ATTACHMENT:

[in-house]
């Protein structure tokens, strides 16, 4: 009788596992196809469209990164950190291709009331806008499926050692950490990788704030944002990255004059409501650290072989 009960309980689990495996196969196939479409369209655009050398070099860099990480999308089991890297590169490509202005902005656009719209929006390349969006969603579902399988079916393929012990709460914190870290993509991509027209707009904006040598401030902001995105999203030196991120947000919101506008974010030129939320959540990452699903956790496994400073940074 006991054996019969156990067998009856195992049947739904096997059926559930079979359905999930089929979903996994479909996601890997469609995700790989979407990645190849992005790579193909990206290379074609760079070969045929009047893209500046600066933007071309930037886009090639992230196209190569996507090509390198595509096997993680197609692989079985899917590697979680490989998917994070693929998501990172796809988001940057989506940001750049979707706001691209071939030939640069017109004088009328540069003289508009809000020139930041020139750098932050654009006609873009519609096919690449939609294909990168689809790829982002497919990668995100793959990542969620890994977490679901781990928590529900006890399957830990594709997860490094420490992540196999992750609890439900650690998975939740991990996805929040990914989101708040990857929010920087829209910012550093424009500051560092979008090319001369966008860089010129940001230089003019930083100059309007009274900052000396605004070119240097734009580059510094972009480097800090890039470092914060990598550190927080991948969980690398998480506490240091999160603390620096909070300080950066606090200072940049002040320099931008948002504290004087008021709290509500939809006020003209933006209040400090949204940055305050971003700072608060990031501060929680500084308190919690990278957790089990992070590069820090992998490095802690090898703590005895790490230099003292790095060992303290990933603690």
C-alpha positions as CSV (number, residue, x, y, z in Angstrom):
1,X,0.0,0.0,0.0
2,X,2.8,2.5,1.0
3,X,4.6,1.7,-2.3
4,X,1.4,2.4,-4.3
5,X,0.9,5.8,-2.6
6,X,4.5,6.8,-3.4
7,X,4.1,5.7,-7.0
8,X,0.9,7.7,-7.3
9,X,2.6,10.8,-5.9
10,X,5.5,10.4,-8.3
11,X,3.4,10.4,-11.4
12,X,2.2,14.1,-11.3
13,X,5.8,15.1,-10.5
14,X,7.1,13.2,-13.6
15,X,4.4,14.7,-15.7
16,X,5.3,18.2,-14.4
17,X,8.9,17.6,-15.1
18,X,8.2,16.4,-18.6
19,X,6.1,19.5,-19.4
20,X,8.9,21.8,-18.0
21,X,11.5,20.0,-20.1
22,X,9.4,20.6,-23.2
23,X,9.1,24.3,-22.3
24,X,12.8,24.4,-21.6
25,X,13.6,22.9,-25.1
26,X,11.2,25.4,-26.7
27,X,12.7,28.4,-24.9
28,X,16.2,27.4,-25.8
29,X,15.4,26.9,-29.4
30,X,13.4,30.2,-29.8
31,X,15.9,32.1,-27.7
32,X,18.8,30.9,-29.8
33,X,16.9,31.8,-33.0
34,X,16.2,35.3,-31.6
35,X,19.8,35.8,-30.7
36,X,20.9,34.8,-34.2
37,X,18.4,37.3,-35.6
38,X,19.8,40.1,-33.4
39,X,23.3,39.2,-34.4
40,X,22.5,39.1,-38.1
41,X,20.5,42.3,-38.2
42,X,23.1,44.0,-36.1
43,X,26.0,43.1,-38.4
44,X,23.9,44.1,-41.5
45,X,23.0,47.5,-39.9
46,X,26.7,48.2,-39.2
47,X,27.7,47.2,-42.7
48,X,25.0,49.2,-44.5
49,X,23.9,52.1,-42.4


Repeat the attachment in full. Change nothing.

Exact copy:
[in-house]
């Protein structure tokens, strides 16, 4: 009788596992196809469209990164950190291709009331806008499926050692950490990788704030944002990255004059409501650290072989 009960309980689990495996196969196939479409369209655009050398070099860099990480999308089991890297590169490509202005902005656009719209929006390349969006969603579902399988079916393929012990709460914190870290993509991509027209707009904006040598401030902001995105999203030196991120947000919101506008974010030129939320959540990452699903956790496994400073940074 006991054996019969156990067998009856195992049947739904096997059926559930079979359905999930089929979903996994479909996601890997469609995700790989979407990645190849992005790579193909990206290379074609760079070969045929009047893209500046600066933007071309930037886009090639992230196209190569996507090509390198595509096997993680197609692989079985899917590697979680490989998917994070693929998501990172796809988001940057989506940001750049979707706001691209071939030939640069017109004088009328540069003289508009809000020139930041020139750098932050654009006609873009519609096919690449939609294909990168689809790829982002497919990668995100793959990542969620890994977490679901781990928590529900006890399957830990594709997860490094420490992540196999992750609890439900650690998975939740991990996805929040990914989101708040990857929010920087829209910012550093424009500051560092979008090319001369966008860089010129940001230089003019930083100059309007009274900052000396605004070119240097734009580059510094972009480097800090890039470092914060990598550190927080991948969980690398998480506490240091999160603390620096909070300080950066606090200072940049002040320099931008948002504290004087008021709290509500939809006020003209933006209040400090949204940055305050971003700072608060990031501060929680500084308190919690990278957790089990992070590069820090992998490095802690090898703590005895790490230099003292790095060992303290990933603690």
C-alpha positions as CSV (number, residue, x, y, z in Angstrom):
1,X,0.0,0.0,0.0
2,X,2.8,2.5,1.0
3,X,4.6,1.7,-2.3
4,X,1.4,2.4,-4.3
5,X,0.9,5.8,-2.6
6,X,4.5,6.8,-3.4
7,X,4.1,5.7,-7.0
8,X,0.9,7.7,-7.3
9,X,2.6,10.8,-5.9
10,X,5.5,10.4,-8.3
11,X,3.4,10.4,-11.4
12,X,2.2,14.1,-11.3
13,X,5.8,15.1,-10.5
14,X,7.1,13.2,-13.6
15,X,4.4,14.7,-15.7
16,X,5.3,18.2,-14.4
17,X,8.9,17.6,-15.1
18,X,8.2,16.4,-18.6
19,X,6.1,19.5,-19.4
20,X,8.9,21.8,-18.0
21,X,11.5,20.0,-20.1
22,X,9.4,20.6,-23.2
23,X,9.1,24.3,-22.3
24,X,12.8,24.4,-21.6
25,X,13.6,22.9,-25.1
26,X,11.2,25.4,-26.7
27,X,12.7,28.4,-24.9
28,X,16.2,27.4,-25.8
29,X,15.4,26.9,-29.4
30,X,13.4,30.2,-29.8
31,X,15.9,32.1,-27.7
32,X,18.8,30.9,-29.8
33,X,16.9,31.8,-33.0
34,X,16.2,35.3,-31.6
35,X,19.8,35.8,-30.7
36,X,20.9,34.8,-34.2
37,X,18.4,37.3,-35.6
38,X,19.8,40.1,-33.4
39,X,23.3,39.2,-34.4
40,X,22.5,39.1,-38.1
41,X,20.5,42.3,-38.2
42,X,23.1,44.0,-36.1
43,X,26.0,43.1,-38.4
44,X,23.9,44.1,-41.5
45,X,23.0,47.5,-39.9
46,X,26.7,48.2,-39.2
47,X,27.7,47.2,-42.7
48,X,25.0,49.2,-44.5
49,X,23.9,52.1,-42.4